Founding Professor Owen Lattimore

Owen Lattimore

 “Teacher and researcher, explorer and ethnographer, geographer and historian, one of the leading Western students of China, the West’s leading scholar of Mongolia and inner Asia – these are but some of Owen Lattimore’s claims upon us.”

- Professor Esmond Wright (University of Glasgow), speech on the conferment of Owen Lattimore’s honorary doctorate

“My knowledge of China and Mongolia and Central Asia was not built up by having pull with the right people, but by traveling in the far interior, by studying Chinese and Mongol until I could read and speak and be completely independent of an interpreter, and by making my way on equal terms among merchants, caravan traders, soldiers, bandits, peasants, shepherds, landlords, grain dealers and others who would be nameless to a ‘visiting fireman’ economist or political scientist or diplomat. Then, on this foundation of real life, I built a superstructure of geographical, historical and sociological study.”

- Owen Lattimore in Ordeal by Slander

Early Life and Career

Owen Lattimore was born in the United States in 1900, but when he was only a few months old the family moved to Shanghai. He spent his formative years in China and witnessed the fall of the Qing Dynasty before being sent back to Europe for schooling at the age of twelve. Lattimore went to secondary school in England but his family could not afford to send him to university, so after graduation he returned to China to work.

“Four years of navigating the countryside for Arnhold and Company taught Lattimore much about politics, economics, banditry, landlordism, and peasant unrest. At the time he viewed his early years in Tientsin as a kind of purgatory. Later he realized that his travels gave him the equivalent of a Ph.D. in economics.”

- Robert P. Newman in Owen Lattimore and the “Loss” of China

Lattimore secured a position with the British import/export firm Arnhold and Company and for four years worked across northern China securing the safe passage of products through warlord territories. During his travels Lattimore became obsessed with the caravans and Mongolian way of life, and as soon as he had saved enough money he joined one of the caravans to Xinjiang on the western frontier of China. Lattimore had just got married, and his new bride Eleanor travelled across Siberia by sled to meet him for their six-month honeymoon in Central Asia. This led to more than half a decade of independent research in China, Mongolia and Central Asia.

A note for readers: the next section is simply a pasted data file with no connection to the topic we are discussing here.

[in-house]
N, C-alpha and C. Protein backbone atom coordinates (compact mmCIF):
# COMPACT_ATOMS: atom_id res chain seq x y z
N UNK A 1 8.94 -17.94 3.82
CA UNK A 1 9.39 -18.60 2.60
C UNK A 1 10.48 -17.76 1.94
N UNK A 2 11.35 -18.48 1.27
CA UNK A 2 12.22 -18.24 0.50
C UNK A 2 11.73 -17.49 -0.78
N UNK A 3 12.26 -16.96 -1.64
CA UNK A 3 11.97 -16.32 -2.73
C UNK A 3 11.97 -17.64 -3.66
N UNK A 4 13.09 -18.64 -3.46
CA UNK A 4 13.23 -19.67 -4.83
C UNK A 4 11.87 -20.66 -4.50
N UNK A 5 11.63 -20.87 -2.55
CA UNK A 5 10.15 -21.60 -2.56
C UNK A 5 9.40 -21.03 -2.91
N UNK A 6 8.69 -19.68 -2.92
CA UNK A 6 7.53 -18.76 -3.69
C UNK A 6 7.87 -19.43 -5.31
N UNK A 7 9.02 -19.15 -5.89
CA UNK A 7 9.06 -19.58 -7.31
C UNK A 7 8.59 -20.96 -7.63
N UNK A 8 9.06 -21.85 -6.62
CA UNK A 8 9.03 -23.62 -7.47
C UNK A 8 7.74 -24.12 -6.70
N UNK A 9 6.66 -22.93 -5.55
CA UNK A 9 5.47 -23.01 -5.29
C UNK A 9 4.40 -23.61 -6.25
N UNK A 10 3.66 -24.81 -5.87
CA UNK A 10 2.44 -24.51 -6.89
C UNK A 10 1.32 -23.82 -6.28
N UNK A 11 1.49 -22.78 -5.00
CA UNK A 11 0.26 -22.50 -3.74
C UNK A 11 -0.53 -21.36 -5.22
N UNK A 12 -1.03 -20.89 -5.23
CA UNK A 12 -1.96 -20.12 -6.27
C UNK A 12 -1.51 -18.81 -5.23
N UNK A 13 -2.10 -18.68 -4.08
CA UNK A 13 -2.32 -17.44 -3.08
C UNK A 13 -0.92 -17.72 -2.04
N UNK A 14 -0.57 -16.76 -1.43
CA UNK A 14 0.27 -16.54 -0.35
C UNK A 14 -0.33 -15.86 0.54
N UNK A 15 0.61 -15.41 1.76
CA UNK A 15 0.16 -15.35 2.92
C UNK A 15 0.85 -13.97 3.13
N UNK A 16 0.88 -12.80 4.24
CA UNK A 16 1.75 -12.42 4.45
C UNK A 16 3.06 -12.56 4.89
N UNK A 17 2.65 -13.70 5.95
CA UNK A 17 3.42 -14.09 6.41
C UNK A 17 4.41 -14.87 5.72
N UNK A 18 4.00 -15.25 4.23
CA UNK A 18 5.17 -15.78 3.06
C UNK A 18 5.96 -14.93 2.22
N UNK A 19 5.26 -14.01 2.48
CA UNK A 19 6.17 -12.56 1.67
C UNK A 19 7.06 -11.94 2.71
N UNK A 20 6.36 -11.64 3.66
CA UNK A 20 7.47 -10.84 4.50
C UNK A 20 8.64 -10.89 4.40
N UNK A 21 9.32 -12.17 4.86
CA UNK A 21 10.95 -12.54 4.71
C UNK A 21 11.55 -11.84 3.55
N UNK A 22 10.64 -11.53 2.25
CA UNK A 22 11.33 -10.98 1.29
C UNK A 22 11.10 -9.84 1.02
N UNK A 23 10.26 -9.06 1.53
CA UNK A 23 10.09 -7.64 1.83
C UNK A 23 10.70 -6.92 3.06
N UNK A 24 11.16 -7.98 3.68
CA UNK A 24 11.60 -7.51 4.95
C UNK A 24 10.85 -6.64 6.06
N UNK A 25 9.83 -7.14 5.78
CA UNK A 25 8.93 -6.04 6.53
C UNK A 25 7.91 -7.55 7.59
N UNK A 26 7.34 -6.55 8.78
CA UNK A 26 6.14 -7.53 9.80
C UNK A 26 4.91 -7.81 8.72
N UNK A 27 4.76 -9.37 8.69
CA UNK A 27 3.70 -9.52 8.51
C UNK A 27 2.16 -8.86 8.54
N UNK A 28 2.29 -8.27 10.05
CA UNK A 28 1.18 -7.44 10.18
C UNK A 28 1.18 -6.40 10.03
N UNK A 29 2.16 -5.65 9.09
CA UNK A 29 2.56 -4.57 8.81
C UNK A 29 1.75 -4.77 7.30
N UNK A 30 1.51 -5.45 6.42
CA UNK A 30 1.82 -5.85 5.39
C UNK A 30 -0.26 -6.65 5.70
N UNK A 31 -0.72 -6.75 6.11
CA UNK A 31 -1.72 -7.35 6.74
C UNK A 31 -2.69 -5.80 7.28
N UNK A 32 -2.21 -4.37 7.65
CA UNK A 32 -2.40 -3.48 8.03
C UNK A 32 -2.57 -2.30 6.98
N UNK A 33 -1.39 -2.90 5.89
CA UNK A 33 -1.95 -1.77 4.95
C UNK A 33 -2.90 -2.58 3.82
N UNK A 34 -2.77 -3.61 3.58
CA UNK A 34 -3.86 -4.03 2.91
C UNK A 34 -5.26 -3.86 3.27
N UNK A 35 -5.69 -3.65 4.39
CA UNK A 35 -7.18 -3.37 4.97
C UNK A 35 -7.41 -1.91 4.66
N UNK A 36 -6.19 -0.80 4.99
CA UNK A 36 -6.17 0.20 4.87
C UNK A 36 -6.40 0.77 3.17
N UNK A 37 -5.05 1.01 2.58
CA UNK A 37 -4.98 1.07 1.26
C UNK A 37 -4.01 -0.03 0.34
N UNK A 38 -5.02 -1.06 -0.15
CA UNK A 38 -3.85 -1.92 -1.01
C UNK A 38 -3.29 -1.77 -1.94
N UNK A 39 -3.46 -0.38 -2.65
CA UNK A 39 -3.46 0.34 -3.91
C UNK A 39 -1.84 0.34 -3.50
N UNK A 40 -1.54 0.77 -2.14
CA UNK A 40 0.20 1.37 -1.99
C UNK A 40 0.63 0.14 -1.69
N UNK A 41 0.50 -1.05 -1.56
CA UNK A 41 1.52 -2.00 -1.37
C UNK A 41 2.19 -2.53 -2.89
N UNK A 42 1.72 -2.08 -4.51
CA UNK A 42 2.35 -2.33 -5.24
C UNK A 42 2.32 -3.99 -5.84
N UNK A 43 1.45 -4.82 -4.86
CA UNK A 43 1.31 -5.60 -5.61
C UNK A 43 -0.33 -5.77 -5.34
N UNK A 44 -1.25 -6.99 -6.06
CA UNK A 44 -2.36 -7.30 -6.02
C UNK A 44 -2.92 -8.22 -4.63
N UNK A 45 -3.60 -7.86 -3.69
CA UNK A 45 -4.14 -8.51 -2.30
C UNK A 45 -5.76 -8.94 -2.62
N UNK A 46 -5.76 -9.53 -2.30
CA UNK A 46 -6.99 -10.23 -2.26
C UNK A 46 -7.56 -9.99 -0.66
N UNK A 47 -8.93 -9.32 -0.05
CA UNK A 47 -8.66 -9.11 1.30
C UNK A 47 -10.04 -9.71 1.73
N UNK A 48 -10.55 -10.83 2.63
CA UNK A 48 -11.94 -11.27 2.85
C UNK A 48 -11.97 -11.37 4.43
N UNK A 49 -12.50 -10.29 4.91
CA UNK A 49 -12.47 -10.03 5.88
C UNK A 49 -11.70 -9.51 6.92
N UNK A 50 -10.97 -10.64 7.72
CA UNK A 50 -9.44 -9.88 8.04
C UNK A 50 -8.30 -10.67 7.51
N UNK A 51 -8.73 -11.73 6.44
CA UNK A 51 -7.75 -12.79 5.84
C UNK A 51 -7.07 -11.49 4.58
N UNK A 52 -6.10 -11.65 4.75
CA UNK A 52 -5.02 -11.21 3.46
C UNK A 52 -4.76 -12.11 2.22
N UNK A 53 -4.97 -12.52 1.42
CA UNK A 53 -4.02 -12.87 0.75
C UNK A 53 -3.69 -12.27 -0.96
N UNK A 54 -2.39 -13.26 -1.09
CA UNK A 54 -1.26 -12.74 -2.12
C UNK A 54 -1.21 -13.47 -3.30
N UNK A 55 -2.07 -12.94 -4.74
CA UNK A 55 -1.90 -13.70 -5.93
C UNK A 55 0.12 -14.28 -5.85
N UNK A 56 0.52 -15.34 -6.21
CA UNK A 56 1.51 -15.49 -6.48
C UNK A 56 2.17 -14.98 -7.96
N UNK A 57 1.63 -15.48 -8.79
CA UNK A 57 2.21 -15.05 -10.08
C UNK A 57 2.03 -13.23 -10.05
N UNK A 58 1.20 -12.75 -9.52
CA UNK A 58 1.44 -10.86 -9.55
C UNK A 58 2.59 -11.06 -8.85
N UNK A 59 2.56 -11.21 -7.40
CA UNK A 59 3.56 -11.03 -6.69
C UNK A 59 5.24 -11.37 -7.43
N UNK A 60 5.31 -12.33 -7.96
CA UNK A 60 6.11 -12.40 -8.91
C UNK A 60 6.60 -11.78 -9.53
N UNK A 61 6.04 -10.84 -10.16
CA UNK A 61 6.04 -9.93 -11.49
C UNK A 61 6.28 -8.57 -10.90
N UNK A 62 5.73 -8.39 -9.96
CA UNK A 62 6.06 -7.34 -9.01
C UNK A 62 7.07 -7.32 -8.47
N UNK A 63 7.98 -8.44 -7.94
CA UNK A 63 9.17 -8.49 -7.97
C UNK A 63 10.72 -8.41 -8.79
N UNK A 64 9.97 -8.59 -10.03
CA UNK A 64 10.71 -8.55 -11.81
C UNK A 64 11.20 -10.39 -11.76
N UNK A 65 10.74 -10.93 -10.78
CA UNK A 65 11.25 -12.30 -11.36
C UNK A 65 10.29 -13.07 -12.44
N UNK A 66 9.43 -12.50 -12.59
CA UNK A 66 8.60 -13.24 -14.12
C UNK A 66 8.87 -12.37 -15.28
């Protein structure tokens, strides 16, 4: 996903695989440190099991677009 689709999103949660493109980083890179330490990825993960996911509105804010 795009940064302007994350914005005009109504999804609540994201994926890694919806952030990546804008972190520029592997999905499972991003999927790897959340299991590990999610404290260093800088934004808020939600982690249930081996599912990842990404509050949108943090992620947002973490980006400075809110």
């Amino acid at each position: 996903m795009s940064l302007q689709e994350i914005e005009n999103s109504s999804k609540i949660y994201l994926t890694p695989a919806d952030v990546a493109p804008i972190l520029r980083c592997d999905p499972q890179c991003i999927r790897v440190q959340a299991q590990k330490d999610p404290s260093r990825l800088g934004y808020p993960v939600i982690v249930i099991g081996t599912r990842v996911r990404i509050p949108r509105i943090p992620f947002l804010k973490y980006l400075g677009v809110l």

In 1934 Lattimore was living in Beijing and began editing the journal Pacific Affairs, published by the Institute of Pacific Relations. Lattimore courted controversy by publishing pieces representing conflicting ideological backgrounds, including some from the Soviet Union and Japan. In 1937 Lattimore visited the headquarters of the Chinese communists in Yan’an as a translator, and met Mao Zedong and Zhou Enlai.

“Dear Mr. Lattimore… as an American, you can say a great number of things, that it would be difficult, if not impossible, for a Chinese to say with good grace. When they are said by an American who has lived most of his life with us and who speaks with evident sincerity, they sink deeper and have a profound influence.”

- Mayling Soong Chiang in a letter to Lattimore during WWII

In 1938, Lattimore was offered a job as a lecturer in the Walter Hines Page School of International Relations at Johns Hopkins University in Baltimore. Within one year he was promoted to director of the School. With the onset of WWII and the Japanese invasion of China, President Roosevelt asked Lattimore to travel to Chongqing to advise Chiang Kai-shek. Lattimore became a friend of the family and one of Chiang’s most trusted American confidants for the remainder of WWII.

The McCarthy Trials

Lattimore worked at Johns Hopkins University for 25 years. He was a popular lecturer, and his position as adviser to Chiang Kai-shek during WWII had elevated him to the status of a cult figure in the University. However, despite this popularity, his lack of formal academic training meant that he was not taken seriously in some academic circles.